I believe that many of the sons who are growing up in this generation will one day grow up to be “lost boys” if fathers don’t teach them how to become men. I rarely meet fathers who don’t know how to provide for the material needs of their families or how to have fun with their sons, but I have encountered many fathers who do not know how to mentor or disciple their sons. So many boys live in homes where fathers are spiritually absent.
Well-meaning dads may give comforts that money can buy. However, these things do not make boys become men. Boys become men when a father is actively and intentionally involved in training and disciplining them. In Ephesians 6:4 it says, “Fathers, do not provoke your children to anger, but bring them up in the discipline and instruction of the Lord.” And in Proverbs 19:18 it says, “Discipline your son while there is hope, and do not desire his death.” (The previous verses of this proverb were addressed to a man). What these verses tell us is fathers have a special responsibility “to bring up,” “to discipline and to instruct.”
When I was growing up, my father was very actively involved in our lives. He was working hard and was busy most of the week, but he made it a point to have dinner with us and be available in the evenings and on the weekends. At night, we would take walks as a family and he would answer our many questions and give us wise counsel. On Sundays, we would have family devotions where he would teach us from God’s word. (They weren’t long, no more than 15 to 30 minutes but they made a big impact.) I saw him mentor my brothers by teaching them how to play sports, how to make the right choices, how to be brave and responsible, how to treat women, how to be disciplined, how to choose the right friends, how to study and teach the Bible, and how to be businessmen. He was an example of godliness, integrity, humility, discipline, courage, and dependability. He was stern but not tyrannical. He did not play favorites and he was even-tempered, never once shouting at us or my mom. Although he was not perfect, he was more consistent at being a good example than being a bad one. That made a significant impact in our lives, but more so in the lives of my brothers. I believe they became good husbands, good fathers, and good Christians because my dad taught them how to become men.
Many boys do not grow up. They stay like the lost boys in Neverneverland, who speak, think, reason, and act like children. We see many of these kind in today’s society. Men who do not treat women with respect. Men who choose the wrong friends. Men whose word is not dependable. Men who back out of situations or responsibilities when “the going gets tough.” Men who do not know how to make a stand for righteousness. 1 Corinthians 13:10-12 says, “When I was a child, I used to speak like a child, think like a child, reason like a child; when I became a man, I did away with childish things.” We cannot afford to let our boys NOT grow up.
Our sons are still young, but I am thankful that Edric has become intentional with them. To do this, he takes our two older sons, Elijah and Edan, with him to work every Thursday (when they also take violin and Taekwondo lessons at TMA Homeschool).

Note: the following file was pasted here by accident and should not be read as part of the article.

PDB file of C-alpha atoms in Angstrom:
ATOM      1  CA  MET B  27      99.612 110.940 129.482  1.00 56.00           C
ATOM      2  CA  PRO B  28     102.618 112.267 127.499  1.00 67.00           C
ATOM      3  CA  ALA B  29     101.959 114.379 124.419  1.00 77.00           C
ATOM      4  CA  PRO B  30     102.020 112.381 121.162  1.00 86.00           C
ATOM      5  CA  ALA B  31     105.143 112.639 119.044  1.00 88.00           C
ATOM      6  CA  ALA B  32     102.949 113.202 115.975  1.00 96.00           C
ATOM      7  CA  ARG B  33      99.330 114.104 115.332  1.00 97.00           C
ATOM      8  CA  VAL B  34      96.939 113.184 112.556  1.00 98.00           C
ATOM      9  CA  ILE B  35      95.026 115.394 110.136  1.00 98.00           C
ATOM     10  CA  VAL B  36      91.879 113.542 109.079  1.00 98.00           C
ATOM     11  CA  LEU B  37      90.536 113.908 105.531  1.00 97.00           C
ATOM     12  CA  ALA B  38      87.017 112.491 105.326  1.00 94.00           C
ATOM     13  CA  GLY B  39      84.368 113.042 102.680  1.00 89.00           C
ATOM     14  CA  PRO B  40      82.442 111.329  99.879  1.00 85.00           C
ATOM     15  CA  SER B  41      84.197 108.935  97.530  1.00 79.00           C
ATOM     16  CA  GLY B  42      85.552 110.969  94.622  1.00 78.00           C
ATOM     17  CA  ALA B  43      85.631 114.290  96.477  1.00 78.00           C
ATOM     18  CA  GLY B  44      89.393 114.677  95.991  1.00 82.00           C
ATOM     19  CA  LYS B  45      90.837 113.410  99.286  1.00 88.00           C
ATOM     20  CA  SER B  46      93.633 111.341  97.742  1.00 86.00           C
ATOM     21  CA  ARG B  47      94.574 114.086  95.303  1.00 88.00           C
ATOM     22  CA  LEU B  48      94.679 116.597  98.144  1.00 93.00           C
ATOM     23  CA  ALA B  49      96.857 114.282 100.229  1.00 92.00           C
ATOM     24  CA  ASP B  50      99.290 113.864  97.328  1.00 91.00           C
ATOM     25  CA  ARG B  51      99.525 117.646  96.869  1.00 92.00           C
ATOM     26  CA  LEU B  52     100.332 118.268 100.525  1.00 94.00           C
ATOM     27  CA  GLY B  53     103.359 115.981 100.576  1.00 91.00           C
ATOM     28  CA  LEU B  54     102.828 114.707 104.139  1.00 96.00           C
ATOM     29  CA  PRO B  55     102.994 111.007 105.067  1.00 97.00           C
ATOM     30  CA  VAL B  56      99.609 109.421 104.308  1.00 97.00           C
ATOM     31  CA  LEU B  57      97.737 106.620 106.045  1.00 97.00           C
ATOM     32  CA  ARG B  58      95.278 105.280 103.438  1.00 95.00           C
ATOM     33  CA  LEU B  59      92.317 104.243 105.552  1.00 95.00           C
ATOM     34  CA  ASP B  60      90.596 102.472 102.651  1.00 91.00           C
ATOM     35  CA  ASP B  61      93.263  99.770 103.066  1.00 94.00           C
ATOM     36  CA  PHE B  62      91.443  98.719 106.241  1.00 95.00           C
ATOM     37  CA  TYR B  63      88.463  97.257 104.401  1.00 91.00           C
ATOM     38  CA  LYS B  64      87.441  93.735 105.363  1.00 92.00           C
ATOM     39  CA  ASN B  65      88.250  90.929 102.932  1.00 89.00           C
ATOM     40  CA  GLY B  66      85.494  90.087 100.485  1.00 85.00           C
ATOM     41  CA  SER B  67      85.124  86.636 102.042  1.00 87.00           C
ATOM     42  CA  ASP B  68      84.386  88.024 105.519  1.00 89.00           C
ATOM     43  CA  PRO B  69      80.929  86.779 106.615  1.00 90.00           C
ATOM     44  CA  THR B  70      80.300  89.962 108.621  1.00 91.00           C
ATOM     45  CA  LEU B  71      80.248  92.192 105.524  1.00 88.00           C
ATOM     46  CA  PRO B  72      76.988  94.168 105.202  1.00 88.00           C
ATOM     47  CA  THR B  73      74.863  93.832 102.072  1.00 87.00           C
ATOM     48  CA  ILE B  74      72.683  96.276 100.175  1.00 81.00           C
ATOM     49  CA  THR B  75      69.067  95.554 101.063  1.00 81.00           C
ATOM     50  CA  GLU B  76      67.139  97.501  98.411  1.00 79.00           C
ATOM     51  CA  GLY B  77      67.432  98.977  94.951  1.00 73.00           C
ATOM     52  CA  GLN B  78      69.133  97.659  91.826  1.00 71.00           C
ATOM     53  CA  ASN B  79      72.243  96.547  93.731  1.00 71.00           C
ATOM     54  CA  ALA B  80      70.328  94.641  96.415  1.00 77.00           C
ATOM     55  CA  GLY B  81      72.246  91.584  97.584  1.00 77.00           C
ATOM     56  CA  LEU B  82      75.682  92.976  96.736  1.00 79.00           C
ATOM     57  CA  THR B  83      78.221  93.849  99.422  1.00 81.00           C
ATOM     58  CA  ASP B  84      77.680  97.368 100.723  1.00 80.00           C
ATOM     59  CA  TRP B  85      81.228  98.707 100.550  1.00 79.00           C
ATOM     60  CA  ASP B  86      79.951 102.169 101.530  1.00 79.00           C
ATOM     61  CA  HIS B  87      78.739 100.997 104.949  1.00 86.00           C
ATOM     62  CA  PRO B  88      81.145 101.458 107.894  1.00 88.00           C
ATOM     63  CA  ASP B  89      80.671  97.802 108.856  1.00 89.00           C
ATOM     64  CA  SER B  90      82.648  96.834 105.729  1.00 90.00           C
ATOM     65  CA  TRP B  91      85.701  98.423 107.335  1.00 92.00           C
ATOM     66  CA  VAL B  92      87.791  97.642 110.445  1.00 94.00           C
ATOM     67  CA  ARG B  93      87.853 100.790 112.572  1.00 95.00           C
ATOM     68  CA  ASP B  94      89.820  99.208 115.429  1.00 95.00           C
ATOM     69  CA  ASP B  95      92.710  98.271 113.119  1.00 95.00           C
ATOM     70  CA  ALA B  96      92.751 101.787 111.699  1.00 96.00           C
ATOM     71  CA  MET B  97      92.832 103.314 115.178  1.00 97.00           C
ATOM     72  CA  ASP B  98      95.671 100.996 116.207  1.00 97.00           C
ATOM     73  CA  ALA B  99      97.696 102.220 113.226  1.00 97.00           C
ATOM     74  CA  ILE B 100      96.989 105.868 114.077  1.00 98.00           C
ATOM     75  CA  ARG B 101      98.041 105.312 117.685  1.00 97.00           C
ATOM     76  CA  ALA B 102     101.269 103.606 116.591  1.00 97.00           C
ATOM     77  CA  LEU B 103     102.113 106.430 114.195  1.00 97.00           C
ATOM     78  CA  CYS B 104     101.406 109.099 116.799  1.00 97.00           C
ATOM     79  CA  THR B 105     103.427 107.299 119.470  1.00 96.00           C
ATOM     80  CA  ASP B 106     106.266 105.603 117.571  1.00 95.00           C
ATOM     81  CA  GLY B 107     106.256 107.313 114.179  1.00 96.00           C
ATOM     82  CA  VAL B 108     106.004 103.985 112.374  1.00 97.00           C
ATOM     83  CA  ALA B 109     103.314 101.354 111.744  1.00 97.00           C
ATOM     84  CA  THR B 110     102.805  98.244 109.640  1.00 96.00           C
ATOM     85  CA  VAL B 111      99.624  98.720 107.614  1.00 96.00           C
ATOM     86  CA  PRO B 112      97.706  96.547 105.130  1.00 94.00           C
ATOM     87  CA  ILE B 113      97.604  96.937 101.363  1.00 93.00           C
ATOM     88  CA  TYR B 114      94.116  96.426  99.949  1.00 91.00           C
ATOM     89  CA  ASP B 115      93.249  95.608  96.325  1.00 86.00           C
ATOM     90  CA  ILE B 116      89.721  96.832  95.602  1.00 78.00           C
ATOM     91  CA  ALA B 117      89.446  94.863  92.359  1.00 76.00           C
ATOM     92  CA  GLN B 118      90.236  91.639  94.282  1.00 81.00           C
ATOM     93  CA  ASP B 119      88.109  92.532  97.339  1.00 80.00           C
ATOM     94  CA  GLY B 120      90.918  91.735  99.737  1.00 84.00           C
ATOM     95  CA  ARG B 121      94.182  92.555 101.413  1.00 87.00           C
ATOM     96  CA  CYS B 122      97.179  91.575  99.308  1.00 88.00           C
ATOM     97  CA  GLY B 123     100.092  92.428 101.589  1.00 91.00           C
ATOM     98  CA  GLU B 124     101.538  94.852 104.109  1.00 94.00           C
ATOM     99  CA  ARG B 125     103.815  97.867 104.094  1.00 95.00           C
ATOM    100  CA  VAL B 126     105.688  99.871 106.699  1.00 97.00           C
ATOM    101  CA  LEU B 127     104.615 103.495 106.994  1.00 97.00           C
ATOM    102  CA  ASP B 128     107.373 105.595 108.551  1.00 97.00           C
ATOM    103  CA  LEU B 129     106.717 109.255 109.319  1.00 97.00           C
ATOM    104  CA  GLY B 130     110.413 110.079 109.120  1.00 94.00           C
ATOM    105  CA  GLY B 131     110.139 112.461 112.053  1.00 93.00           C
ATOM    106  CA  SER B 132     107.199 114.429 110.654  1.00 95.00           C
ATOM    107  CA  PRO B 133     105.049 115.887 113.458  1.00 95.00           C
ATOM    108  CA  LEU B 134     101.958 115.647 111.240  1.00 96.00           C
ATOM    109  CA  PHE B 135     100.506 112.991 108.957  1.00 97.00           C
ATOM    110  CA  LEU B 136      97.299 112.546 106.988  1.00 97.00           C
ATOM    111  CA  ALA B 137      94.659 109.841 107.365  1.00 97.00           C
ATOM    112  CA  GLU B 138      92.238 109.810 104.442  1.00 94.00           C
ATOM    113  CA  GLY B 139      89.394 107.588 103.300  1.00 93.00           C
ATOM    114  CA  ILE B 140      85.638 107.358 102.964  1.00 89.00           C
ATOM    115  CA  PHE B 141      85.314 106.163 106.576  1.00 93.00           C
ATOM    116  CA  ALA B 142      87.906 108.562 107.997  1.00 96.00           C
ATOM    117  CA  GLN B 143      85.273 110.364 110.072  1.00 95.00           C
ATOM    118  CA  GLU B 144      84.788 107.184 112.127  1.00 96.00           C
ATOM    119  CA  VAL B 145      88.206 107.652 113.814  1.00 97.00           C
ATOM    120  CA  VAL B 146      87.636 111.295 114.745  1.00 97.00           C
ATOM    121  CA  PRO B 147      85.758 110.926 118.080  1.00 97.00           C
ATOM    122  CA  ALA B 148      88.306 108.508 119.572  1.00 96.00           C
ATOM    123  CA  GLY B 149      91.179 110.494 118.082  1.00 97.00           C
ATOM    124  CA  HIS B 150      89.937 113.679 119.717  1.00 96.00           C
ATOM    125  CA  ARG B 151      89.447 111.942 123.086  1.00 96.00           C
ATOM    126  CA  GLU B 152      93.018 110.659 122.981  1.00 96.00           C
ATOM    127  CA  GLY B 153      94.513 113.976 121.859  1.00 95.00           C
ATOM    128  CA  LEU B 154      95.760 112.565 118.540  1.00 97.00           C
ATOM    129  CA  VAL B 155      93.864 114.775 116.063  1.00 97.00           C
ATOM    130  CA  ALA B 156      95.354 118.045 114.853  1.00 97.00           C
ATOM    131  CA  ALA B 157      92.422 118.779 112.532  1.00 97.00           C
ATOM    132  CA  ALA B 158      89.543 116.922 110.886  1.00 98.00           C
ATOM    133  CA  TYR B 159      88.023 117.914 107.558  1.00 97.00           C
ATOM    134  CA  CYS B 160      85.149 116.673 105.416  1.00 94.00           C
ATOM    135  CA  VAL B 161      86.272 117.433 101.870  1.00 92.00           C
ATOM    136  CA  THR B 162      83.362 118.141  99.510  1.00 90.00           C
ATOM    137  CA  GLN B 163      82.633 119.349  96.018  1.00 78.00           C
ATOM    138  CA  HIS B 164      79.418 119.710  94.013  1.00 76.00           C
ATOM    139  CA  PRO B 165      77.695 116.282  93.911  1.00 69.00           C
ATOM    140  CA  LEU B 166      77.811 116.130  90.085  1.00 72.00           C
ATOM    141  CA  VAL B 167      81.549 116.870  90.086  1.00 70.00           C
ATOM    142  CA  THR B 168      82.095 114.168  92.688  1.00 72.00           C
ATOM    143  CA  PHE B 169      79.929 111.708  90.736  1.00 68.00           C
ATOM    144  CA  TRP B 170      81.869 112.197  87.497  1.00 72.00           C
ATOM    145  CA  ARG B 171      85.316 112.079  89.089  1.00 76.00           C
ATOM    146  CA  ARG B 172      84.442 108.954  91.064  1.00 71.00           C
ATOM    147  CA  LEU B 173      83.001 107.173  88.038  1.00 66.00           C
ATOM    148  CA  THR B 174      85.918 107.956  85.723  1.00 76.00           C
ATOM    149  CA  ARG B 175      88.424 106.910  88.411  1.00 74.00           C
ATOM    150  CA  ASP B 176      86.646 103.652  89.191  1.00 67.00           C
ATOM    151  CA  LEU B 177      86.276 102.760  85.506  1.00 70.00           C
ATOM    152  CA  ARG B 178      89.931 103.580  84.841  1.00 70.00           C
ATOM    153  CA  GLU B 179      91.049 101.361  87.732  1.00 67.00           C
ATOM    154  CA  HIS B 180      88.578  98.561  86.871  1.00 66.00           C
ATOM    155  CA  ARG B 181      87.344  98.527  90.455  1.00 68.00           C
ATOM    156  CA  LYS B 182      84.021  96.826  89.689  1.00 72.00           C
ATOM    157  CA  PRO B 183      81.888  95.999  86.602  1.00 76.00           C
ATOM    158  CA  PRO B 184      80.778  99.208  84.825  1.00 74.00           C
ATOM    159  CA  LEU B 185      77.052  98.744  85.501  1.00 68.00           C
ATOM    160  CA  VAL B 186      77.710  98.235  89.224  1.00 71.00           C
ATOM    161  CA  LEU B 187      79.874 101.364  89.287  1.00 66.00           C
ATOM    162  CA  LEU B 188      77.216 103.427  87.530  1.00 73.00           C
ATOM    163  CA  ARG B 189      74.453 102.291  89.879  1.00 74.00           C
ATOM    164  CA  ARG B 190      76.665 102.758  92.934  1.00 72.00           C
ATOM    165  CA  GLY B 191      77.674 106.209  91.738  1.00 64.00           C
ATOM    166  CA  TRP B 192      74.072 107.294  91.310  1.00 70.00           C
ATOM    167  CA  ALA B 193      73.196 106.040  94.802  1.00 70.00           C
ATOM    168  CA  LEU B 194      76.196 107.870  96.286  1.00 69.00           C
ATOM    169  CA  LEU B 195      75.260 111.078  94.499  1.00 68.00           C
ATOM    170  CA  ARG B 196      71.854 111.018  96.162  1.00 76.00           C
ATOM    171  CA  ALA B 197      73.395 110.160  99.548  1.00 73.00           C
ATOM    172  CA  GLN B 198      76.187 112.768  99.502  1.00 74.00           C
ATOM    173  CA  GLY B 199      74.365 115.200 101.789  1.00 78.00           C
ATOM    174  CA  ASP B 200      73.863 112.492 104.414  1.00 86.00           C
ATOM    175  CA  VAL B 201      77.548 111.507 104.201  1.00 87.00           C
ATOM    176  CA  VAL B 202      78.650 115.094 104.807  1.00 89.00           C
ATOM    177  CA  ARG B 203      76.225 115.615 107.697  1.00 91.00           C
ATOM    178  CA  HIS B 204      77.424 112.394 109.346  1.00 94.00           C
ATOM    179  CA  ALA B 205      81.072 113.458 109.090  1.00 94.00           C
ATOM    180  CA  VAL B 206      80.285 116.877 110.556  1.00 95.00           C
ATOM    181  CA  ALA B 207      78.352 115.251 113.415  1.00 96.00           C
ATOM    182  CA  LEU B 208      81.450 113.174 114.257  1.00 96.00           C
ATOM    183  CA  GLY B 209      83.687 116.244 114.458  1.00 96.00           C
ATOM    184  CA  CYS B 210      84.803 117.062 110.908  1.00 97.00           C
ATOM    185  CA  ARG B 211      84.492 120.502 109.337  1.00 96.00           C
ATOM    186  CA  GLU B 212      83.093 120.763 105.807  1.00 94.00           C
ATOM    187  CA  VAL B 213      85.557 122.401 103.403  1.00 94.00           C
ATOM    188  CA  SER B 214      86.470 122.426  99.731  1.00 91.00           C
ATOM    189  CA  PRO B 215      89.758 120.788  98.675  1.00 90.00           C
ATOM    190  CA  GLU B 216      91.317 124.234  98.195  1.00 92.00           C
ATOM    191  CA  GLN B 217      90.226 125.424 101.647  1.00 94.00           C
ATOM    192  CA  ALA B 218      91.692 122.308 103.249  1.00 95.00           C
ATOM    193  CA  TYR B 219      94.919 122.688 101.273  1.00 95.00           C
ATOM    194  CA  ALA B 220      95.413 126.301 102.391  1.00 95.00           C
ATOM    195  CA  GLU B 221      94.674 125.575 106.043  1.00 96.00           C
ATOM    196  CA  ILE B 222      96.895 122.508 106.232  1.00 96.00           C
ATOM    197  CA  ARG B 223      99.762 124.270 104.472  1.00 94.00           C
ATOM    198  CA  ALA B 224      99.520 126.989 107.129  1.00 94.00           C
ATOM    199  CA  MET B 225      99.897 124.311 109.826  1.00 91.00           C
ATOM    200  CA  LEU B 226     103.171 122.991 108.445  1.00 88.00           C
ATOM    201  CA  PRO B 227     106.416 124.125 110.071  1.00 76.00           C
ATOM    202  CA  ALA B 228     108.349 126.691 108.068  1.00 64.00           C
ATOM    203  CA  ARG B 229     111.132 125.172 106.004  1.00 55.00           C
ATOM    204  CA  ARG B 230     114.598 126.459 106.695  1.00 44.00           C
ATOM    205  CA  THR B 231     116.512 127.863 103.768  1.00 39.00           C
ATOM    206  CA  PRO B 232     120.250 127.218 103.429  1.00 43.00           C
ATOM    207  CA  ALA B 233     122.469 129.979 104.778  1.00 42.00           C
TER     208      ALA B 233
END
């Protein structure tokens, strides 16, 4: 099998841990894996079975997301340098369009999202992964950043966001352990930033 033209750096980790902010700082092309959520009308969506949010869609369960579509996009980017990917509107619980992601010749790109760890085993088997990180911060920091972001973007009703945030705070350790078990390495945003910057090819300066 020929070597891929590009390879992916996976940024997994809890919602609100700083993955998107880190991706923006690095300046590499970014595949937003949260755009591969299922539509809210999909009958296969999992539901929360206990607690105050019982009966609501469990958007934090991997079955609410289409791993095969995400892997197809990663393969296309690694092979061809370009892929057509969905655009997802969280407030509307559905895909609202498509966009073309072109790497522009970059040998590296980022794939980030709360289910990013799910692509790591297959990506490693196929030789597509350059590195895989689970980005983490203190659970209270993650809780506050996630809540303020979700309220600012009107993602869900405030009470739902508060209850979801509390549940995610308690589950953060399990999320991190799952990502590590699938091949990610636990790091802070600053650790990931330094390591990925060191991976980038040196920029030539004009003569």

I asked him one day, “What do you guys do when you are together on Thursdays?” He gave me a whole list of things that are part of his mentoring process for them. As soon as they arrive at his office, they have to organize their things in one corner. They bring their books, violins, a backpack, and breakfast on this day so they are not allowed to just put everything on the floor or table. Edric showed them how to have a system for keeping their things in order. Over lunch, he teaches them table manners and social skills. They usually get to pick the restaurant and during this time, he makes them place the orders and interact with the waiters. If they need something, he will not get it for them, but will encourage them to be the ones to help themselves. He also inserts lessons on how to be a “gentleman,” so that they correct each other by saying things like, “that’s not being a gentleman!” when they eat with their hands or act improperly at the table. In the afternoons he teaches Filipino to Elijah and he makes sure the boys finish their assignments for the day. On the way to and from the office, he also gets to talk with them and know them better. They get to ask their questions and get them answered. Thursdays is called “Big Boy’s Time.”
When the boys come home in the afternoon, I can tell that their emotional tanks are full. They will tell me what they did with their dad and how much fun they had. I have wanted to spy on them many times just to see what they are doing, but the smiles on their faces at the end of the day speaks volumes.
Like my dad, Edric isn’t always perfect, but his desire to be an intentional father is filling a need in our sons that I cannot. I know this because I was asking Elijah yesterday what is the one most fun thing in the whole world for him, and he said to me, “I have most fun with dad, when he teaches me new things and spends time with me.”
My prayer for the sons and fathers out there is that God would indeed restore the hearts of the fathers to their children and the hearts of the children to their fathers…” (Malachi 4:6)